Shout-out to Josh Stark for providing the title of today’s piece!
There was a heated debate on Twitter over the weekend that was focused on how to calculate the current supply of ETH on Ethereum. This debate raged on for a while and was incredibly noisy so in today’s piece I’m going to break it all down to clear up all of the confusion.
The reason why there was a debate over this in the first place is because there is no built-in function on Ethereum clients like Geth to easily query the total ETH supply whereas there is a single function – gettxoutsetinfo – that can be run on the Bitcoin Core client to query the current BTC supply. I do want to note though that this function call just reports the sum of total outputs in the Bitcoin UTXO set which means it doesn’t account for unspendable outputs like genesis, op_return, unclaimed mining rewards, and duplicate coinbase transaction id outputs (h/t to Andrew for the explanation here). Fubuloubu also put together a nice thread explaining this a little further here.
Different block explorers/data providers also fail to report the correct BTC and ETH supply because they have their own ways of calculating it. Some take the naive approach for BTC of just doing the simple math (block reward calculation) which misses all of the things I mentioned above. With ETH, block explorers/data providers may write their own scripts to calculate this value, do naive math based on block rewards or just simply copy other providers. You can see below how large some of the discrepancies can be between providers.
Even if you have a really great script, calculating the exact circulating ETH supply (and keeping it up to date) is tricky for a few reasons. Firstly, as Taylor explains, there are constantly 1 or 2 block reorgs on Ethereum (by design) and crazy periods on the network like the DoS attacks of late 2016. These edge cases lead to an increase in uncle blocks which can be missed by certain counting methods. Vitalik also explains that service providers may subtract destroyed coins (something unique to Ethereum) from their total ETH supply tally. Finally, Tim Beiko put together an excellent thread breaking down the more technical aspects of why counting the total ETH supply is more involved than counting the total BTC supply.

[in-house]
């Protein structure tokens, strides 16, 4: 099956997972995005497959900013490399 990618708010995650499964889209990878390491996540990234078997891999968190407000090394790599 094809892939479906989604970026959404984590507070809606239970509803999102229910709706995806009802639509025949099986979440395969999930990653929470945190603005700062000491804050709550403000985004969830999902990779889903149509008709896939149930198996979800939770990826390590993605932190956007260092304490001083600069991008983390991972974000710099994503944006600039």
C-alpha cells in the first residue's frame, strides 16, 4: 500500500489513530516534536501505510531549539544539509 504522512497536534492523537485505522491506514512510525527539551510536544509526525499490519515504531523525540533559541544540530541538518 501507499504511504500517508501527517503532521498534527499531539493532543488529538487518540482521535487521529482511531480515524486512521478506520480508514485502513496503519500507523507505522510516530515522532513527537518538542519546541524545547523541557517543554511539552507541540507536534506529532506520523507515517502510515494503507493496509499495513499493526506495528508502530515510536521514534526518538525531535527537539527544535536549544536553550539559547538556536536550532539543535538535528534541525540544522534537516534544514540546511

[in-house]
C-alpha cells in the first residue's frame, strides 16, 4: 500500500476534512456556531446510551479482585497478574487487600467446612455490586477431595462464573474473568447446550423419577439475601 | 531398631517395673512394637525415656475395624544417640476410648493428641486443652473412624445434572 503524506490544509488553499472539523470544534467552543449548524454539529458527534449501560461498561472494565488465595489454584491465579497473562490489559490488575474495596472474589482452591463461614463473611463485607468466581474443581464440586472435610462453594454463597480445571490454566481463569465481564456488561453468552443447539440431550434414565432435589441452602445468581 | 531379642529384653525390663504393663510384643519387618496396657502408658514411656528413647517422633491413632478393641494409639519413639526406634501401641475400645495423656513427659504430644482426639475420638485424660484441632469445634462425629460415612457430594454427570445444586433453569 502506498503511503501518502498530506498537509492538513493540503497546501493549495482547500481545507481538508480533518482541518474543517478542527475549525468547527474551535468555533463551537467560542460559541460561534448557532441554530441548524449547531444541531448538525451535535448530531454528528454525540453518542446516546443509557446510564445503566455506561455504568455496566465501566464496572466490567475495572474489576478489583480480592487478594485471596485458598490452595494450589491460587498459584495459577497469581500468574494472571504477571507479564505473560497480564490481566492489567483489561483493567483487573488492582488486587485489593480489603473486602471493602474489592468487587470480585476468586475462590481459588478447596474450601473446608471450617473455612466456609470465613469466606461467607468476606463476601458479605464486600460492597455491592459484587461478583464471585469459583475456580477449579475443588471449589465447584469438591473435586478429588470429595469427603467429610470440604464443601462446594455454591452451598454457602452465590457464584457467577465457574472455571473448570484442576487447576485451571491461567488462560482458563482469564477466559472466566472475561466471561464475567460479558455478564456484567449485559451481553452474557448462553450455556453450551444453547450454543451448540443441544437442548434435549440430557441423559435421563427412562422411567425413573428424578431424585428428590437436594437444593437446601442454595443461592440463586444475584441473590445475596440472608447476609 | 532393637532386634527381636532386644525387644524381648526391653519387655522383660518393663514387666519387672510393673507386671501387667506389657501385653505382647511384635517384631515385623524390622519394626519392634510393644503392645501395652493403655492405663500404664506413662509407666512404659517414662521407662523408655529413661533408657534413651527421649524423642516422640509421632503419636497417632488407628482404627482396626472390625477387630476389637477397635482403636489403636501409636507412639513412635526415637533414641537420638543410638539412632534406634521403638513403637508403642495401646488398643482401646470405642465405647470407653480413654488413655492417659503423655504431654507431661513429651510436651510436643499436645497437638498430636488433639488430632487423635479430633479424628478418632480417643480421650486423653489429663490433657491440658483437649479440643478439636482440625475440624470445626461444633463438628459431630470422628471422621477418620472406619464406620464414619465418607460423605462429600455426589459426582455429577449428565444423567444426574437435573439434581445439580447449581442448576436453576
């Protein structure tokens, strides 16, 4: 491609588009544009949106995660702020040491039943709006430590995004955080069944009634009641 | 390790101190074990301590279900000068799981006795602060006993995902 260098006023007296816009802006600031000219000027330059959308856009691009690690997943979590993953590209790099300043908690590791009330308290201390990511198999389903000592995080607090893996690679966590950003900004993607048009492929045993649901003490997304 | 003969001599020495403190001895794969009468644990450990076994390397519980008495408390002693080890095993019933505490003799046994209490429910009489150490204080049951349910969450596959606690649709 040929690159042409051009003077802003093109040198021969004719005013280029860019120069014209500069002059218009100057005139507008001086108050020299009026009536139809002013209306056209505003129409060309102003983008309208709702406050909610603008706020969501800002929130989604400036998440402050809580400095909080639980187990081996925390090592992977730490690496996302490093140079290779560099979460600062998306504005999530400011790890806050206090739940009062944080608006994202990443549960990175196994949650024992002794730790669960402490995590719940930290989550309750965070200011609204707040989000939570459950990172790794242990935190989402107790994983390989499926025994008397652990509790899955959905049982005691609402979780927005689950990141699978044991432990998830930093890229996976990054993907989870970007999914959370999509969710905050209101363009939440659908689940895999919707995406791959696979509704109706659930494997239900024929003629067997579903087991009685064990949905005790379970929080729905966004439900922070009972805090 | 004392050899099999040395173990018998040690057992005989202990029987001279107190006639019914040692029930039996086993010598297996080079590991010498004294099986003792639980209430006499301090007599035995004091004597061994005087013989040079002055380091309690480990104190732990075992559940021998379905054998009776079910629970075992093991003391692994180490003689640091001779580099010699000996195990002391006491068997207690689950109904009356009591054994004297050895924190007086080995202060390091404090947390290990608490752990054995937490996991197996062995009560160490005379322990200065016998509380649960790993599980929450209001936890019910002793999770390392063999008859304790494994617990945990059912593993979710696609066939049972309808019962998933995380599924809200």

As you can see, calculating the current accessible supply of a blockchain is rather difficult and there’s plenty of edge cases that need to be accounted for. If you want to do it yourself with Ethereum you can either use this script from Marc-Andre Dumas or run this command or check out this tool from Nethermind. I have seen people talking about making this a function call in Ethereum clients as well which should (hopefully) solve this issue once and for all!
Have a great day everyone,
All information presented above is for educational purposes only and should not be taken as investment advice.